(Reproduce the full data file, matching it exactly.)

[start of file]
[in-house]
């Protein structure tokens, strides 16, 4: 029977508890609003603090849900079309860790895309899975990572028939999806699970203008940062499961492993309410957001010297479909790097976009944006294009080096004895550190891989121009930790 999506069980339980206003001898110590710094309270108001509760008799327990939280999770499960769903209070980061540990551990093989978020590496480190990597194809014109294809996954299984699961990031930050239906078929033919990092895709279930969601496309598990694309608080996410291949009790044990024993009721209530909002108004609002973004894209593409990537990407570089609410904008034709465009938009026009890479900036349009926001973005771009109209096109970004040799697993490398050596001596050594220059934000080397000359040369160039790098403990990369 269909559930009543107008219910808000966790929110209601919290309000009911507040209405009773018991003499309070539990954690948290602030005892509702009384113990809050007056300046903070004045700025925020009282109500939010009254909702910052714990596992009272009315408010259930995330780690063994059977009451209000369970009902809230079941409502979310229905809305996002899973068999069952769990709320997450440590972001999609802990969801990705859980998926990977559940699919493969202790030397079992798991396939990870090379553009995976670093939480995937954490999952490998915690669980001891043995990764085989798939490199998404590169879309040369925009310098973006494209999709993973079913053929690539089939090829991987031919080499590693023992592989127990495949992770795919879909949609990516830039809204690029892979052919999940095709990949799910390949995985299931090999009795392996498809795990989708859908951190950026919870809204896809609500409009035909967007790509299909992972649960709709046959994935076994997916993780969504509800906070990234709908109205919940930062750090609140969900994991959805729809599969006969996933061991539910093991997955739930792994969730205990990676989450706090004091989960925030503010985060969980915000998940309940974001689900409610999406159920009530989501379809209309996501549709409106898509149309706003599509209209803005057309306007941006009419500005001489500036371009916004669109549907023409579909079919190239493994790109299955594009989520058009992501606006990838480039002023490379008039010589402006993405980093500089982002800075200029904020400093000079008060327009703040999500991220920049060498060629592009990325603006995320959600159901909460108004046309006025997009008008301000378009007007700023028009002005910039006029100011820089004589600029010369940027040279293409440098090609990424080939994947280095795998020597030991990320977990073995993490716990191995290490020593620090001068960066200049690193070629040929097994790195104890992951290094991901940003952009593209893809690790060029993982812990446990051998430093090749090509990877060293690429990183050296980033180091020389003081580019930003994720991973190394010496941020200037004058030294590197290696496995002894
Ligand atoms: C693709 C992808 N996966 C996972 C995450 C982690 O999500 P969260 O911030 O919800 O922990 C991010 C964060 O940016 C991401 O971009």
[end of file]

[in-house]
């Protein structure tokens, strides 16, 4: 029977508890609003603090849900079309860790895309899975990572028939999806699970203008940062499961492993309410957001010297479909790097976009944006294009080096004895550190891989121009930790 999506069980339980206003001898110590710094309270108001509760008799327990939280999770499960769903209070980061540990551990093989978020590496480190990597194809014109294809996954299984699961990031930050239906078929033919990092895709279930969601496309598990694309608080996410291949009790044990024993009721209530909002108004609002973004894209593409990537990407570089609410904008034709465009938009026009890479900036349009926001973005771009109209096109970004040799697993490398050596001596050594220059934000080397000359040369160039790098403990990369 269909559930009543107008219910808000966790929110209601919290309000009911507040209405009773018991003499309070539990954690948290602030005892509702009384113990809050007056300046903070004045700025925020009282109500939010009254909702910052714990596992009272009315408010259930995330780690063994059977009451209000369970009902809230079941409502979310229905809305996002899973068999069952769990709320997450440590972001999609802990969801990705859980998926990977559940699919493969202790030397079992798991396939990870090379553009995976670093939480995937954490999952490998915690669980001891043995990764085989798939490199998404590169879309040369925009310098973006494209999709993973079913053929690539089939090829991987031919080499590693023992592989127990495949992770795919879909949609990516830039809204690029892979052919999940095709990949799910390949995985299931090999009795392996498809795990989708859908951190950026919870809204896809609500409009035909967007790509299909992972649960709709046959994935076994997916993780969504509800906070990234709908109205919940930062750090609140969900994991959805729809599969006969996933061991539910093991997955739930792994969730205990990676989450706090004091989960925030503010985060969980915000998940309940974001689900409610999406159920009530989501379809209309996501549709409106898509149309706003599509209209803005057309306007941006009419500005001489500036371009916004669109549907023409579909079919190239493994790109299955594009989520058009992501606006990838480039002023490379008039010589402006993405980093500089982002800075200029904020400093000079008060327009703040999500991220920049060498060629592009990325603006995320959600159901909460108004046309006025997009008008301000378009007007700023028009002005910039006029100011820089004589600029010369940027040279293409440098090609990424080939994947280095795998020597030991990320977990073995993490716990191995290490020593620090001068960066200049690193070629040929097994790195104890992951290094991901940003952009593209893809690790060029993982812990446990051998430093090749090509990877060293690429990183050296980033180091020389003081580019930003994720991973190394010496941020200037004058030294590197290696496995002894
Ligand atoms: C693709 C992808 N996966 C996972 C995450 C982690 O999500 P969260 O911030 O919800 O922990 C991010 C964060 O940016 C991401 O971009």